Martha Braine, wife of Alexander McKilligan


Only the stone base for a once large tombstone remains today to mark the graves of the family of Alexander McKilligan of Fredericton. An inscription included in the graveyard notes of Dr. Hannay, which were given to Lillian Brown Maxwell, read:

Sacred to the memory of Martha wife of Alexander McKilligan, who died April 29th 1866 aged 68 years. A native of Forres, Scotland.

Martha’s age at the time of her death is uncertain. The Fredericton census 1851 gives Alexander McKilligan, aged 32; Martha, wife, 40, and Margaret, mother, 60. The census of 1861 lists Alexander McKilligan, 40, baker; Martha, wife, 40; Margaret Ritchie, niece, 19; and Margaret McKilligan, mother, 77. It is likely that both wife and mother lie buried here, and conceivably Alexander McKilligan himself.

Royal Gazette, Fredericton, NB, 29 April 1842:

Alexander McKilligan — NEW BAKERY Charlotte Street – Adjoining the residence of A.W. McBeath, Esq.

Royal Gazette, Fredericton, NB, 22 May 1844:

Married at Government House, on the 18th instant, by the Rev. John M. Brooke of St. Paul’s Church, Mr. Alexander McKilligan, to Miss Martha Braine, both of Fredericton.

New Brunswick Directory for 1865-66:

McKilligan, Alexander, City Marshall, Charlotte St. near Sunbury

The Fredericton Evening Capital, Fredericton, NB, 29 May 1886:

Alexander McKILLIGAN was laid to rest in the Old Burying Ground, Fredericton on Thursday. He came to Fredericton 47 years ago from Miramichi to which place he had emigrated from the north of Scotland several years previously. Engaging here in the baking business with Mr. CLARK, whose bake house and shop were in Waterloo Row, he soon branchedout for himself. About that time he married the housekeeper of Lady COLEBROOK wife of Lt. GOV. COLEBROOK. She died long ago and he was buried in the same grave that held his first love. Subsequently he became City Marshall. Marrying a second time, he left the city about twenty years ago, taking up residence on his farm near the junction of the Tay and Nashwaak. There he lived till Tuesday last, periodically coming to town. He was a member of the old St. Andrews Society. He was one of the fathers of curling in N.B. In 1854, John NEILL founded the Fredericton Curling Club and of the eight original members, he alone is left. The others, who have preceded Alex. McKilligan to the grave, were Robert FULTON, Robert THORBURN, John F. TAYLOR, Harry PHAIR, Wm A. McLEAN and James MOORE. McKilligan’s funeral was conducted by Jackson Adams, Undertaker. Rev. A.J. Mowatt performed the ceremonies. McKilligan was 68 years old and leaves a widow and one son.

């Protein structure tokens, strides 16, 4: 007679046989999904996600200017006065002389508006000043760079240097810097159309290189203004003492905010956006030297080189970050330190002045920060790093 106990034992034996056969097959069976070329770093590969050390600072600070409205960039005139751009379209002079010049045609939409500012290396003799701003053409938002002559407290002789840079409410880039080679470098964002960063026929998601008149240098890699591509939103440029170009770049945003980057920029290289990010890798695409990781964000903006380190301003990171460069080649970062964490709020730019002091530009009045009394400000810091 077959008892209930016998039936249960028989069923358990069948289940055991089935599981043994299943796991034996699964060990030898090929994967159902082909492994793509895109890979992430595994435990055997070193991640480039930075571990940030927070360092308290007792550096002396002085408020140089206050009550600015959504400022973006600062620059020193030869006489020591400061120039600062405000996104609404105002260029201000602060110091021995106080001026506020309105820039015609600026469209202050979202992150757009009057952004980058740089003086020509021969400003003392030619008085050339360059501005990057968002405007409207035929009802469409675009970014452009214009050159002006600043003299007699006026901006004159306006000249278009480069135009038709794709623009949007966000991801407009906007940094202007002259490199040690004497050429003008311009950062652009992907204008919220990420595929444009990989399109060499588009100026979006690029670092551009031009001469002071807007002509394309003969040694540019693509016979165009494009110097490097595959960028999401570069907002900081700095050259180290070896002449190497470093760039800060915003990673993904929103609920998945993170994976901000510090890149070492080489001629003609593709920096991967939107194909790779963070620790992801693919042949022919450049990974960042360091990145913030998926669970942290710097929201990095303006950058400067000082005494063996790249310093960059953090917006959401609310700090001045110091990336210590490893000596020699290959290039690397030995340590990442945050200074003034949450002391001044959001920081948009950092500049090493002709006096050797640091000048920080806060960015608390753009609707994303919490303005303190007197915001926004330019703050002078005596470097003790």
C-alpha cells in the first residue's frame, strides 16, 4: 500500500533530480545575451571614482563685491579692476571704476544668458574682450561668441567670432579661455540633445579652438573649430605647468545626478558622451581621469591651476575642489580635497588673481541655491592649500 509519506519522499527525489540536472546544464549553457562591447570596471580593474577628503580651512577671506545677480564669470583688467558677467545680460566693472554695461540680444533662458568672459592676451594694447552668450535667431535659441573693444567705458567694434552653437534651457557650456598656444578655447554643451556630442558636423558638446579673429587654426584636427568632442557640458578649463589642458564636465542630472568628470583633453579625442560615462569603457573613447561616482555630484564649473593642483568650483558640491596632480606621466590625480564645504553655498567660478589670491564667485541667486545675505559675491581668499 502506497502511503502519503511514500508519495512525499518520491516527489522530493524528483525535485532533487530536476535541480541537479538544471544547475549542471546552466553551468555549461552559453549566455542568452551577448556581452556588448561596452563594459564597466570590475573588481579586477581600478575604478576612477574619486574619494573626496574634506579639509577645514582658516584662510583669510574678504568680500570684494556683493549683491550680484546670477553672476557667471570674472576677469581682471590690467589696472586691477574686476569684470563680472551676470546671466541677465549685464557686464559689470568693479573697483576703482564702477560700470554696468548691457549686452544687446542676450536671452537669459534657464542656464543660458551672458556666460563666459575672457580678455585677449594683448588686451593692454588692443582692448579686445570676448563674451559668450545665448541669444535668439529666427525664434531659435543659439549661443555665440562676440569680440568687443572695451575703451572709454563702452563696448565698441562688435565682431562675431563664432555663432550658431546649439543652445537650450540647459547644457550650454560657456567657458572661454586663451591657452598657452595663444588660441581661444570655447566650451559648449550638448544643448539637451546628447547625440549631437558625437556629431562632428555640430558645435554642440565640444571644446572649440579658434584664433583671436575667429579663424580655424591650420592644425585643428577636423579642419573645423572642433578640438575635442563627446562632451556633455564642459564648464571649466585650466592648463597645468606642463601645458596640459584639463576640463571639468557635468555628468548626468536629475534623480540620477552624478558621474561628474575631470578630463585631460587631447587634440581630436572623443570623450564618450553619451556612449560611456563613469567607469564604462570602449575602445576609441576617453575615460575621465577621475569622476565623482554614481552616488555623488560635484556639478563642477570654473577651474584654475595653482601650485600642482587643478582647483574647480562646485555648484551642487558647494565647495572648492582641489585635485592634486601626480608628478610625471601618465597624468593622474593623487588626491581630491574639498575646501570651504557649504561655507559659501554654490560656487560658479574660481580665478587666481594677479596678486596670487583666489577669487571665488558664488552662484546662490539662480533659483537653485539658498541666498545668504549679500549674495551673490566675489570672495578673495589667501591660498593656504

McInnes and McBeath


Miss R.M. McInnes claims a lot on the 3rd path from Allen Street in the new part. Bounded on the north by the Joseph Fleming lot, on the other three sides by walks, it being a corner, enclosed by granite posts, iron rods and chains. Marked by monuments to William McBeath, Sarah Moffat and others.

Two stones are enclosed by iron railings and chains with joining posts.

Sacred to the memory of Henry McPherson McBeath who departed this life 15 January, 1841, aged 19 months. Also Mary Allison McBeath who died 26th August, 1841, aged 25 days. Jesus said, "Suffer little children to come unto me and forbid them not for such is the Kingdom of God."